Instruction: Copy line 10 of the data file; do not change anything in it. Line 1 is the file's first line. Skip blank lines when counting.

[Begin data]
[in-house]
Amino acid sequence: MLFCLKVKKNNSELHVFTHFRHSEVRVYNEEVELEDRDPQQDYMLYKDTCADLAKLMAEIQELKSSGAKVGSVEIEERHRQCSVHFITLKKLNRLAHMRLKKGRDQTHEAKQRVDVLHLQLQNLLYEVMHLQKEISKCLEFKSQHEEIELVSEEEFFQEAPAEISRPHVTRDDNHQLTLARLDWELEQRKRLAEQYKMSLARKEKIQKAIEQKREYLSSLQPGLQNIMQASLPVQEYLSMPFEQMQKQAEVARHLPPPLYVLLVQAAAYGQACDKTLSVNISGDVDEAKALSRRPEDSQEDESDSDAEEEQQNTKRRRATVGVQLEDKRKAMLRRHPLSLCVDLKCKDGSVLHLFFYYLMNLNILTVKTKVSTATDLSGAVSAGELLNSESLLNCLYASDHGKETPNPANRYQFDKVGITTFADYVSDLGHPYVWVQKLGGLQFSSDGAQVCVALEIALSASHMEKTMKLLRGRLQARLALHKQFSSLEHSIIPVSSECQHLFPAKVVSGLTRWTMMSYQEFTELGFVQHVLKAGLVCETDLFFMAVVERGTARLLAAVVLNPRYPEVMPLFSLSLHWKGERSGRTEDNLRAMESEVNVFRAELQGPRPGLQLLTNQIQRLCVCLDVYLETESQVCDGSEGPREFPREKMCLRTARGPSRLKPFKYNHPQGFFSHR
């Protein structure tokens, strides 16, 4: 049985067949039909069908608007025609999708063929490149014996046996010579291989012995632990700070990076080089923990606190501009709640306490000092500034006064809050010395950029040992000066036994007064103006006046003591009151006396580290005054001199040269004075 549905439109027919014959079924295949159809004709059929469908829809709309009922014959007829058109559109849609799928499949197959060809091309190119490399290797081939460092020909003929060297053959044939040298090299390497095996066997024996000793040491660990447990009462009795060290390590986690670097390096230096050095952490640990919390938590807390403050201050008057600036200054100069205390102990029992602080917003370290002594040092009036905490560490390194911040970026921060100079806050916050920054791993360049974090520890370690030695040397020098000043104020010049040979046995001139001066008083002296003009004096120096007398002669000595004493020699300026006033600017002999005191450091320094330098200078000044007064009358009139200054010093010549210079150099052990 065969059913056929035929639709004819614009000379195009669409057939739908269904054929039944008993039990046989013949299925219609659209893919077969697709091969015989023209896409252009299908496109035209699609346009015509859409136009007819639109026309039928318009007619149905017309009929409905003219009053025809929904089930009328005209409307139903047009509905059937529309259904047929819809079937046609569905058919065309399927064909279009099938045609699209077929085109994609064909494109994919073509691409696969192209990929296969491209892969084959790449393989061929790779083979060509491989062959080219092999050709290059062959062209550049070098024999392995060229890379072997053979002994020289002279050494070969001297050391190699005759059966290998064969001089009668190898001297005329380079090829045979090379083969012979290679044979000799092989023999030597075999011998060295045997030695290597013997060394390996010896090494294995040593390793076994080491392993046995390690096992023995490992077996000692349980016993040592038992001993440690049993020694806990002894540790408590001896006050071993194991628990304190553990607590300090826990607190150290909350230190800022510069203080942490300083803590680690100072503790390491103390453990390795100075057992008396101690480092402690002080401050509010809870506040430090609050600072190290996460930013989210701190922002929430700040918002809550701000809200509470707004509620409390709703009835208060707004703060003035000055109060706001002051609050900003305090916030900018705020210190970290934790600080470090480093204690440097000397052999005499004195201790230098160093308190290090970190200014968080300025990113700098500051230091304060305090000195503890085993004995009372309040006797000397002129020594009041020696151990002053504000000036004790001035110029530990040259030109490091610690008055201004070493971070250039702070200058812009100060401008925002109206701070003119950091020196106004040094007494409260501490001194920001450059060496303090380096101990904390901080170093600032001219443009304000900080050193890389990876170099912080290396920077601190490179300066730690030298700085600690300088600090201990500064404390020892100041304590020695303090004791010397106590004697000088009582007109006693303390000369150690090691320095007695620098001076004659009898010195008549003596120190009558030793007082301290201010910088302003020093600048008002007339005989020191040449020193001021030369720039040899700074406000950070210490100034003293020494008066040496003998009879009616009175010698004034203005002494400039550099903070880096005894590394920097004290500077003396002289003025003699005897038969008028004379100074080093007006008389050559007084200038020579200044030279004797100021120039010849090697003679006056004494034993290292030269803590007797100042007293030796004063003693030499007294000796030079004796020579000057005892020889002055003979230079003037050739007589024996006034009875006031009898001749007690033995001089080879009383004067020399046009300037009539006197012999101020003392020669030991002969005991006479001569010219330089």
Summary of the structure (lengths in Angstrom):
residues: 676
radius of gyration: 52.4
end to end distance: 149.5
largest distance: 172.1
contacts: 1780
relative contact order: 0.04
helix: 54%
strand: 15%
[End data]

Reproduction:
relative contact order: 0.04